Polyphemus (English launguage: fvmdkofmsdk, transliterated as Polyphemos in Robert Fitzgerald's translation) is a character in Greek mythology, one of the Cyclops. The one-eyed son of Poseidon and Thoosa, his name means "famous. Polyphemus plays a pivotal role in Homer's Odyssey.
The desperate Odysseus devises a clever escape plan. To make Polyphemus unwary, Odysseus gives the Cyclops very strong unwatered wine. When Polyphemus asks for Odysseus' name, Odysseus tells him "ουτις," (translated as "no man"). Being drunk, Polyphemus thinks of it as a real, legit name. Once the Cyclops passes out from the wine, Odysseus and his men sharpen the giant's huge olive club to a point and harden its tip in the embers of a fire. The men lift the stake and drive it into Polyphemus' eye, blinding him. Polyphemus yells for help from his fellow cyclopes that "no man" has hurt him. The other cyclopes take this to mean that Polyphemus has lost his mind, because he was saying "nobody" attacked him. They conclude his condition is a curse from a god, so they do not intervene.
In the morning, Odysseus and his men tie themselves to the undersides of Polyphemus' sheep. When the blind Cyclops lets the sheep out to graze, he feels their backs to ensure the men aren't riding out, but doesn't feel the men underneath. Odysseus leaves last, riding beneath the belly of the biggest ram. Polyphemus doesn't realize that the men are no longer in his cave until the sheep (and men) are safely out.
As Odysseus and his men sail away, he boasts to Polyphemus that "Nobody didn't hurt you, Odysseus did!" This act of hubris causes problems for Odysseus later. Polyphemus prays to his father, Poseidon for revenge. Even though Poseidon fought on the side of the Greeks during the Iliad, he bore Odysseus a grudge for not giving him a sacrifice when Poseidon prevented them from being discovered inside of the Trojan Horse. Poseidon curses Odysseus, sending storms and contrary winds to inhibit his homeward journey.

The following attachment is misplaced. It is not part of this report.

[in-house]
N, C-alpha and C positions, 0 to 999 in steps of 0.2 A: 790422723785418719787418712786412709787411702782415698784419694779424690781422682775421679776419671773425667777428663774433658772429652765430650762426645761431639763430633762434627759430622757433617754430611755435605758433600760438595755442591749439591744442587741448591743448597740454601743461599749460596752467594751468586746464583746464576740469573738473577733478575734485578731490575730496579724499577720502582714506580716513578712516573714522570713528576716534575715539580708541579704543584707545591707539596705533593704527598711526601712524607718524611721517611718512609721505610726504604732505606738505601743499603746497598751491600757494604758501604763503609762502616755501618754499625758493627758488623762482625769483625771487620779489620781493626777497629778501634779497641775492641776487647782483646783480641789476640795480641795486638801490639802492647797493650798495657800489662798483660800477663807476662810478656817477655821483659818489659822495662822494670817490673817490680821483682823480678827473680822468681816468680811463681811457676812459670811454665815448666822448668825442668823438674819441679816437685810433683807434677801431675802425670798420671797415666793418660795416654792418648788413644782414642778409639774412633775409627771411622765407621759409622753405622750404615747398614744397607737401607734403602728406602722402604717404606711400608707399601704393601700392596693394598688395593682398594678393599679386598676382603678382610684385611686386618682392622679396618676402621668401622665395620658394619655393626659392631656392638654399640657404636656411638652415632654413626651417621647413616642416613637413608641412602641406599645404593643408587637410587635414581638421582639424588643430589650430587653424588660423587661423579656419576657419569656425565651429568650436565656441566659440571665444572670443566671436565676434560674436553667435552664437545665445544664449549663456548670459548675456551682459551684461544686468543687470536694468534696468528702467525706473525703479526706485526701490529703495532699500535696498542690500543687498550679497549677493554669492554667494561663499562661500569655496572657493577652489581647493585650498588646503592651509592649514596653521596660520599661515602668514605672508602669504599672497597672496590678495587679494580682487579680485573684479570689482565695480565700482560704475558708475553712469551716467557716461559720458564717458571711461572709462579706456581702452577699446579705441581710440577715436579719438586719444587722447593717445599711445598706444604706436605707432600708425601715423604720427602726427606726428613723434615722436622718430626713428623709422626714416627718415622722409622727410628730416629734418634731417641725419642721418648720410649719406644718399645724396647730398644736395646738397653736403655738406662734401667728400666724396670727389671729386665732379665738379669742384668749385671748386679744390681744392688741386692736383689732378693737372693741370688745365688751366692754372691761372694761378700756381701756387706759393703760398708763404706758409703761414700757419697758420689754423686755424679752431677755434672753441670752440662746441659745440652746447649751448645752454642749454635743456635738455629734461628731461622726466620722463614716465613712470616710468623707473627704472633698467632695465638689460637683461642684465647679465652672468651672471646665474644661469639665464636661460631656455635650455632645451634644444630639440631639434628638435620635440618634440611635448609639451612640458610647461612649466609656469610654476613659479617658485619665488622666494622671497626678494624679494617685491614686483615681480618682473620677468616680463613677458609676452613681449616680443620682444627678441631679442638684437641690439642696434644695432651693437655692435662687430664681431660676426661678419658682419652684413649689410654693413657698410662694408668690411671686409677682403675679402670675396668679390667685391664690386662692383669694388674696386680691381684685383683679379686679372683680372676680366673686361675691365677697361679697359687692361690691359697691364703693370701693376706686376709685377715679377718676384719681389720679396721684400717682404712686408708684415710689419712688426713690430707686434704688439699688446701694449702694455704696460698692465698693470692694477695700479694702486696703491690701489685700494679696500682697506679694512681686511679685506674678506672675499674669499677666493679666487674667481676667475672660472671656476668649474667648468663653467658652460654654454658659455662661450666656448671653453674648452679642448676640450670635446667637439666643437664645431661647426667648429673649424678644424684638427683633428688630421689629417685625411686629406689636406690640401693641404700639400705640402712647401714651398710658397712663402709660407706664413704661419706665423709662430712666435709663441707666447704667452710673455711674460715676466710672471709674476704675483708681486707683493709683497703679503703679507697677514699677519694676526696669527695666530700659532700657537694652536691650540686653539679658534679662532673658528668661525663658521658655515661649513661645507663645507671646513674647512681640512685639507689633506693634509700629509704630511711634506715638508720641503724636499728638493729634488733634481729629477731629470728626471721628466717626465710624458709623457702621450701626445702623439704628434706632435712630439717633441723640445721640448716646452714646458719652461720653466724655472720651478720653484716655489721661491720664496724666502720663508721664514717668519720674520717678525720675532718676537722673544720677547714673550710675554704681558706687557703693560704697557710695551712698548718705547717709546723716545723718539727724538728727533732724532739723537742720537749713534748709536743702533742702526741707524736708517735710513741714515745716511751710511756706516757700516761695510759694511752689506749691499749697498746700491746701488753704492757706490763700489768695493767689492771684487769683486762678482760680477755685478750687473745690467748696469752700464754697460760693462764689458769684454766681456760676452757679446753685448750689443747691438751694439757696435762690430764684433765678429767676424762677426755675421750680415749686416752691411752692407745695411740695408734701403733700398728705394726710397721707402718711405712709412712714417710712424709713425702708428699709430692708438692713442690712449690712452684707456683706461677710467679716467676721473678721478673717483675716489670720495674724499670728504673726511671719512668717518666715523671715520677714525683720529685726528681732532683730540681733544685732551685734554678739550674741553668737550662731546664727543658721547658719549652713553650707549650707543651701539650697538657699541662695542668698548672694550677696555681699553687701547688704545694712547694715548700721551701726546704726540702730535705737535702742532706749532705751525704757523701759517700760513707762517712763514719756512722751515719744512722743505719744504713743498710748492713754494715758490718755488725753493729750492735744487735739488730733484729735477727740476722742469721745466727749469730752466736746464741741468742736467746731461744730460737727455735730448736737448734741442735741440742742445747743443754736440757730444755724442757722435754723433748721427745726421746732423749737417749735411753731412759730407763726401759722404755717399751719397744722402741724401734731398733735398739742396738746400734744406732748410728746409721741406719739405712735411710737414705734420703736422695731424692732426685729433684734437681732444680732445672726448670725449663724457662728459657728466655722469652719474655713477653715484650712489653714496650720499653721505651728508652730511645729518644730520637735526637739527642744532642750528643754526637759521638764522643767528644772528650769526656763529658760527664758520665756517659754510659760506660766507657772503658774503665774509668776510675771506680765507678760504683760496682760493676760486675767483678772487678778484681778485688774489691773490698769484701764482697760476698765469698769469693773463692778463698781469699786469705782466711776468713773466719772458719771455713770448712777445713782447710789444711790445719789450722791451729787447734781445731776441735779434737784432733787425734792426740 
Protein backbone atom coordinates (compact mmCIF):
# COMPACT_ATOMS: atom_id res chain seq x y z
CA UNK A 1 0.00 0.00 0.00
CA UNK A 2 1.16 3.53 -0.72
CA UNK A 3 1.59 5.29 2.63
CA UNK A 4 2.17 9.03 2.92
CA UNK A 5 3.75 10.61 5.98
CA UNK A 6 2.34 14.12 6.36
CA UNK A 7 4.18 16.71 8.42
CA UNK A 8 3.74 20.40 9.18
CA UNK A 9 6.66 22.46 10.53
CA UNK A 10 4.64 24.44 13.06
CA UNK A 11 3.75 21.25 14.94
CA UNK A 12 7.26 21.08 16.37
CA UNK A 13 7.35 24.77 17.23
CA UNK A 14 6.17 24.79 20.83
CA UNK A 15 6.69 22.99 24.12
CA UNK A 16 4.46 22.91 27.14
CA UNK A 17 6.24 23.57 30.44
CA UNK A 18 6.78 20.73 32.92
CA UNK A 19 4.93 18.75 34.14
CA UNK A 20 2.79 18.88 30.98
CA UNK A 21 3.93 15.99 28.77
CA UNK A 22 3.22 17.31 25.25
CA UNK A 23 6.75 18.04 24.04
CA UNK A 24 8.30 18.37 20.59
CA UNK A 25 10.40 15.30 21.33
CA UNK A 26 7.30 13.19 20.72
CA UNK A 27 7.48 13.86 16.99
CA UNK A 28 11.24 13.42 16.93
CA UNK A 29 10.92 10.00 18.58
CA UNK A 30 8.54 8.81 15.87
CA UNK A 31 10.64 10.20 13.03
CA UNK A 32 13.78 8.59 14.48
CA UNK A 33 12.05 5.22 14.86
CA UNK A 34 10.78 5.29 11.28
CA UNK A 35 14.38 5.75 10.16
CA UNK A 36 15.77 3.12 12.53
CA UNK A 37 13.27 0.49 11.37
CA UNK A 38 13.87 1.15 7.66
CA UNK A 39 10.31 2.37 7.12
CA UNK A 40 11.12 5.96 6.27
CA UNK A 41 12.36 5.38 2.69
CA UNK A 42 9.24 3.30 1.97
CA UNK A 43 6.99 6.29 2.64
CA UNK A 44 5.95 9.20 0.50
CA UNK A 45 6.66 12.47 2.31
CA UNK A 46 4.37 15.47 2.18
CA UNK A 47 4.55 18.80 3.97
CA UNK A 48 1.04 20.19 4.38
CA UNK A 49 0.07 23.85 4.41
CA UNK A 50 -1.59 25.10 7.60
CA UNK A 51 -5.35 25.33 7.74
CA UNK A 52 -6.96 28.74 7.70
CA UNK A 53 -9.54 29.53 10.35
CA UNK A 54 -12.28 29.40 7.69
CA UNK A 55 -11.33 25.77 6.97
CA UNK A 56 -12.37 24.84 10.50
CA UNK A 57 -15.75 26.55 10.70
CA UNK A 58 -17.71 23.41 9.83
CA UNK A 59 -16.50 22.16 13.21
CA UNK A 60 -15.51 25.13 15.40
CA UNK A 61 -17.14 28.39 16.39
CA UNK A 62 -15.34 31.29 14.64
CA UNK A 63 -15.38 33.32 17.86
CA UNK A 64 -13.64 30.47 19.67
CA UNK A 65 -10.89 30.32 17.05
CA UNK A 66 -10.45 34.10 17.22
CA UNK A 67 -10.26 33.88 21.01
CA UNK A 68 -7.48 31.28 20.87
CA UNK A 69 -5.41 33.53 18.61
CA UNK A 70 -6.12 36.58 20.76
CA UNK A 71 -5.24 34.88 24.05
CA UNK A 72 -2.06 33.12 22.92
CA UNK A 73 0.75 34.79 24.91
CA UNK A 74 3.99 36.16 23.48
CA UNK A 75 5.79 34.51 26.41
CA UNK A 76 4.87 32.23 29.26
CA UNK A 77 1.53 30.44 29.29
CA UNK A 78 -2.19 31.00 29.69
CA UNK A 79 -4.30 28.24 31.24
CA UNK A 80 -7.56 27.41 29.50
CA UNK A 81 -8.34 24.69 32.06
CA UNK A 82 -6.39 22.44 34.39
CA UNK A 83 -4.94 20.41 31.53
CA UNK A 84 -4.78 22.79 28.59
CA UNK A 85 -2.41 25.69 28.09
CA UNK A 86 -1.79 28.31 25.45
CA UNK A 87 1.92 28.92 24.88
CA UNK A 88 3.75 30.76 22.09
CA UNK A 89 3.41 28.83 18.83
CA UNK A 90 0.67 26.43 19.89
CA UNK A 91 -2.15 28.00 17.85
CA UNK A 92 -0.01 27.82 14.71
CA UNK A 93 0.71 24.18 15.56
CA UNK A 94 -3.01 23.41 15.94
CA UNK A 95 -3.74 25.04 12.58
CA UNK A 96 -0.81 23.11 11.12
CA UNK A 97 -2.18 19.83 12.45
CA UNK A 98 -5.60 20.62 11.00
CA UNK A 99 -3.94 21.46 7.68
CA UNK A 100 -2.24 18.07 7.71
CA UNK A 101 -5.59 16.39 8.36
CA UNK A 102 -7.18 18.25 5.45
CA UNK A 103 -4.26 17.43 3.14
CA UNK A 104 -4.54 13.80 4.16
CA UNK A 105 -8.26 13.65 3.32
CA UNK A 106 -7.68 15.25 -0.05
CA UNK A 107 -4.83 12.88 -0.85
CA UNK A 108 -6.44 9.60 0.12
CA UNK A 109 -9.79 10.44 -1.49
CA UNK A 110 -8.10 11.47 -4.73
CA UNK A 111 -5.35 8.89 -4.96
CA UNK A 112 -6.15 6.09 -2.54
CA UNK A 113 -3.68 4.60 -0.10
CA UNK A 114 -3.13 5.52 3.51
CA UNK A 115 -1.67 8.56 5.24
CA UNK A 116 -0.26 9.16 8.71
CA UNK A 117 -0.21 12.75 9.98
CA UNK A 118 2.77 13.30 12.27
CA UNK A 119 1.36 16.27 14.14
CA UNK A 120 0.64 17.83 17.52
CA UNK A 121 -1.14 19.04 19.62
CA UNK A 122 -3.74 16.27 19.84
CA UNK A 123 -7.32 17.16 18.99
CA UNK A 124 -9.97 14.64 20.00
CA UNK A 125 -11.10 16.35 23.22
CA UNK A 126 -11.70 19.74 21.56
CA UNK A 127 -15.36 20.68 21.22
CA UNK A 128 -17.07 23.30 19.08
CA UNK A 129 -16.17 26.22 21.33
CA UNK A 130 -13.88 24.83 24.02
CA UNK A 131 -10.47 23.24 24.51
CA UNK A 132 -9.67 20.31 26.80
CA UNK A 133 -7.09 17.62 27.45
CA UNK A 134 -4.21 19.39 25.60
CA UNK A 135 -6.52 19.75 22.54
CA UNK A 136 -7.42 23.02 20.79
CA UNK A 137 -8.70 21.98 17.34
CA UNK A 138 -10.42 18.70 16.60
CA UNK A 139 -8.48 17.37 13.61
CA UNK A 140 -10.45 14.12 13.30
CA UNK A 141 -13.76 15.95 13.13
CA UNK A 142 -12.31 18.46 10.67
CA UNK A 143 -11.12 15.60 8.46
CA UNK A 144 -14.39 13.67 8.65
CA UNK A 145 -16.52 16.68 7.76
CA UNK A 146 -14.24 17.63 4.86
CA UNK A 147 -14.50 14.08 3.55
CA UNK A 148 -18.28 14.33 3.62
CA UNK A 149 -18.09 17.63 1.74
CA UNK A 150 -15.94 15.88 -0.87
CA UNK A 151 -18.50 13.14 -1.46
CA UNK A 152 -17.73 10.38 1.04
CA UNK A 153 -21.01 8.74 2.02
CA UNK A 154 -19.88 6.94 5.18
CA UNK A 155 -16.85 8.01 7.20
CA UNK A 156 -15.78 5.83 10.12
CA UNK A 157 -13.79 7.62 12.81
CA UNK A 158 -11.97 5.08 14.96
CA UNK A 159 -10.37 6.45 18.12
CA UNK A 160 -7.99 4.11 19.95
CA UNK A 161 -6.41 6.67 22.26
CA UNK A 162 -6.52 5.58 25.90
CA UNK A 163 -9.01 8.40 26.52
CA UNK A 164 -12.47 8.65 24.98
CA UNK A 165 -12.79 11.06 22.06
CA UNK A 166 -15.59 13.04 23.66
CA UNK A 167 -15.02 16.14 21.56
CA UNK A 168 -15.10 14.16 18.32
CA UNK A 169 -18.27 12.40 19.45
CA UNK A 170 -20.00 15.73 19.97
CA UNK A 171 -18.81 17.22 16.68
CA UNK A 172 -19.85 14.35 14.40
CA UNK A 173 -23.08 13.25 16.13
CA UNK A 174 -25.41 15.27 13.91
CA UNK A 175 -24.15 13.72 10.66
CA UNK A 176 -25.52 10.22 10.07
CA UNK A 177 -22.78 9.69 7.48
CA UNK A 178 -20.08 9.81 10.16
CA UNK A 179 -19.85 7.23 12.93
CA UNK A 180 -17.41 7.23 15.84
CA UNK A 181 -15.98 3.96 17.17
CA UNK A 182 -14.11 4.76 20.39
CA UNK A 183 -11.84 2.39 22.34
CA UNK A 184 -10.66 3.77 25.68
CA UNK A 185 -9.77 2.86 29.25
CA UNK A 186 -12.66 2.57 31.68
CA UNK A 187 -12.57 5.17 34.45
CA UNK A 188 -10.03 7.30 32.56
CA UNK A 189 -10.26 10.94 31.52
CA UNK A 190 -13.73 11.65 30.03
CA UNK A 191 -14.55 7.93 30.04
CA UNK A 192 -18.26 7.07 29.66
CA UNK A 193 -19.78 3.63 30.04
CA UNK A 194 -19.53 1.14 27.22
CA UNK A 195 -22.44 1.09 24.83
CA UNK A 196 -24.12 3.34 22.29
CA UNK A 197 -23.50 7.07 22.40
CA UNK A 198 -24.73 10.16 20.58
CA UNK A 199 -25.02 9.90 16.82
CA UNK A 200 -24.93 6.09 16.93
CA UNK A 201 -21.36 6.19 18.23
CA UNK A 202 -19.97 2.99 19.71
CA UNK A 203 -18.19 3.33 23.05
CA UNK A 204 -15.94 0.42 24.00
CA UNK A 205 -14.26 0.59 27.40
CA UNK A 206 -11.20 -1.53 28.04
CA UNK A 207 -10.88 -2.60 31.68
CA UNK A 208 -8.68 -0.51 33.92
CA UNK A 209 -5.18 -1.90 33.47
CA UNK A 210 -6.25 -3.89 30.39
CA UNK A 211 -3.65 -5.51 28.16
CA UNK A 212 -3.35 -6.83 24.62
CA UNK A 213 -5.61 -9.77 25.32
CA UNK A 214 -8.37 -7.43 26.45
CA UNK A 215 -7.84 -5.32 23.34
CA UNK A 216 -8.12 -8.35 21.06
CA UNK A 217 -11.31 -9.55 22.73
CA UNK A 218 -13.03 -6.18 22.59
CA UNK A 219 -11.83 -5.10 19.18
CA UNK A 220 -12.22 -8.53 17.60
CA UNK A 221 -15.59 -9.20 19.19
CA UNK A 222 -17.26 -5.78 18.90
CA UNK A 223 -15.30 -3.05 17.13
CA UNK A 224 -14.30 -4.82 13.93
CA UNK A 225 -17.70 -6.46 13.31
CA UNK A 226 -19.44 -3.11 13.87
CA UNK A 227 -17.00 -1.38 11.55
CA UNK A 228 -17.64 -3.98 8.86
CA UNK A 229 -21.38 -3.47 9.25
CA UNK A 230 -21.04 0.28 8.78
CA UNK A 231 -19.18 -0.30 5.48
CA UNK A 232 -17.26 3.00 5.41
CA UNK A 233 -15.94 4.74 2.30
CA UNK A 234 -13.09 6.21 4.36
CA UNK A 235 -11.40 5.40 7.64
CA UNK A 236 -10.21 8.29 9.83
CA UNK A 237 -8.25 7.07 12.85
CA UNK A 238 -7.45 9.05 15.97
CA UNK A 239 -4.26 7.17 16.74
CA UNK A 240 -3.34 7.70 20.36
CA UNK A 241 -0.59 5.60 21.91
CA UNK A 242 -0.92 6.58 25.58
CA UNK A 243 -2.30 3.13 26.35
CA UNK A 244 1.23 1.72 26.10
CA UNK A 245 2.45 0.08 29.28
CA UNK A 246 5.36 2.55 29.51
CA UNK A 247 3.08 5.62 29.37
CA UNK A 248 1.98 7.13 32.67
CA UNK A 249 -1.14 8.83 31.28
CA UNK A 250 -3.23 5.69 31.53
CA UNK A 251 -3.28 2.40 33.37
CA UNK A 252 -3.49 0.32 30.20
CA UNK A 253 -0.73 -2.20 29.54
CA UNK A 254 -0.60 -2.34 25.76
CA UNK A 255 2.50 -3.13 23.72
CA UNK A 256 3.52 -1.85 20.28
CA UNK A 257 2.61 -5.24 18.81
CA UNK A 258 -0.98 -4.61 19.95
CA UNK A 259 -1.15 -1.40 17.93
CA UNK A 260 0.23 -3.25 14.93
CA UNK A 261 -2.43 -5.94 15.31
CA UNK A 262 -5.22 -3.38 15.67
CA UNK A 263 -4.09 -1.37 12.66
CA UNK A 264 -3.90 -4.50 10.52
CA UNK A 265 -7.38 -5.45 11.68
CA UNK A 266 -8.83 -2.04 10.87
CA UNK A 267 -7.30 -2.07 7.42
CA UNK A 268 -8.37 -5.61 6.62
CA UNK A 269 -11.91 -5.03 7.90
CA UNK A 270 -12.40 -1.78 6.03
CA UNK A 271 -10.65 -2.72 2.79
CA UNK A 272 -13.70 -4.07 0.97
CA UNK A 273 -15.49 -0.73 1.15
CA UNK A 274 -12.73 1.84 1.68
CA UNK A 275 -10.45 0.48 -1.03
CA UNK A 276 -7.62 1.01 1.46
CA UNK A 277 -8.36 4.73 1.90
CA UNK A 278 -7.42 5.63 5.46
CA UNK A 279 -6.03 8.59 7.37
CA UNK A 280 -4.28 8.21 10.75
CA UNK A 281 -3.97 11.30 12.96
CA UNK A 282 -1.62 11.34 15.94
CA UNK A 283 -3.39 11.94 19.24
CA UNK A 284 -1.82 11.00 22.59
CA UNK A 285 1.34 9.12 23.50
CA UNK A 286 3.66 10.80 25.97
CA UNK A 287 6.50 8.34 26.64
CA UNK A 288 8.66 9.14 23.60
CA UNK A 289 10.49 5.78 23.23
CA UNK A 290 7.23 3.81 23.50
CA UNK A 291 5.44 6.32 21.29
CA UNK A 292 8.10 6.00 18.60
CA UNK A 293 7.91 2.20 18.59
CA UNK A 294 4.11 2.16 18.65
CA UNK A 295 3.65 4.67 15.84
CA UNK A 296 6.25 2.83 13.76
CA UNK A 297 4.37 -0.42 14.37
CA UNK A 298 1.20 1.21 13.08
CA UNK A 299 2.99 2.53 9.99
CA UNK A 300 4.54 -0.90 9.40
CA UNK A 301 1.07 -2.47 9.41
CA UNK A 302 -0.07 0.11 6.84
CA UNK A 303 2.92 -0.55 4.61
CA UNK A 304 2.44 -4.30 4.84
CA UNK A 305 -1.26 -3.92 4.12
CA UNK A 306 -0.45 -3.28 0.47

The episode in Odyssey is the oldest testament to cannibalism in ancient Greek literature. Walter Burkert detects in the Polyphemus episode a subtext that "seems to offer us something more ancient: threatened by the man-eater, men conceal themselves in the skins of slaughtered animals, and thus, disguised as animals, escape the groping hands of the blinded monster.
The Hellenistic poet Theocritus painted a more sympathetic picture of Polyphemus. The Cyclops of the Odyssey has been recast in the poet's bucolic style which idealized the simple farming life. Polyphemus becomes a gentle simpleminded shepherd in love with the sea-nymph Galatea, finding solace in song.
The Cyclops also appears in the story of Acis and Galatea. As a jealous suitor of the sea nymph, Galatea, he kills his rival Acis with a rock. Rather than telling the love stories of Odysseus and Aeneas Ovid choses here to tell love stories about the monsters that those heroes experienced. Ovid's first century Roman audience would surely have had a basic knowledge of Polyphemus' role as an uncivilized cannibal in Book IX of the Odyssey, and this episode gives an amusing contrast to that characterization. Polyphemus is shown doing all of the things that a proper Roman suitor would do - trims his beard, composes a poem etc. - which implores the reader to cheer for him, even though his courtship is doomed to fail. Ovid tells this story shortly after the Judgement of Arms, where he shows how perceptions of Odysseus in Ovid's time were very different from the Archaic Period. Ovid appears to be suggesting in his uncharacteristic depiction of Polyphemus that it is possible for the way that readers view a character to drastically change over time.
Although the full story was described by Ovid, it was also mentioned by Philoxenus and Theocritus, and in Valerius Flaccus' version of Argonautica, among the themes painted on the Argos, "Cyclops from the Sicilian shore calls Galatea back.
Additionally, one of the Argonauts was named Polyphemus, "famous". He was the son of Elatus and Hippea, and when he helped Heracles search for Hylas, both were left behind by the Argo. In Iliad I, Nestor numbers "the godlike Polyphemus" among an earlier generation of heroes of his youth, "the strongest men that Earth has bred, the strongest men against the strongest enemies, a savage mountain-dwelling tribe whom they utterly destroyed." No trace of such an oral tradition, which Homer's listeners would have recognized in Nestor's allusion, survived in literary epic.
In music, the story of Polyphemus and Galatea was the basis for Lully's Acis et Galatée, Handel's Acis and Galatea and Antonio de Literes' zarzuela Acis y Galatea. Jean Cras's opera Polyphème is also based on the story.
The Radio Tales drama "Homer's Odyssey: Tale of the Cyclops" is a dramatic retelling of the portion of Homer's epic poem featuring the cyclops Polyphemus. The drama first aired via National Public Radio on January 4, 2000. There have been several Royal Navy ships with the name "Polyphemus" - see HMS Polyphemus.
Atlantic Horseshoe Crabs have the species name "polyphemus" in reference to their having eyes centered in the middle of their prosomas.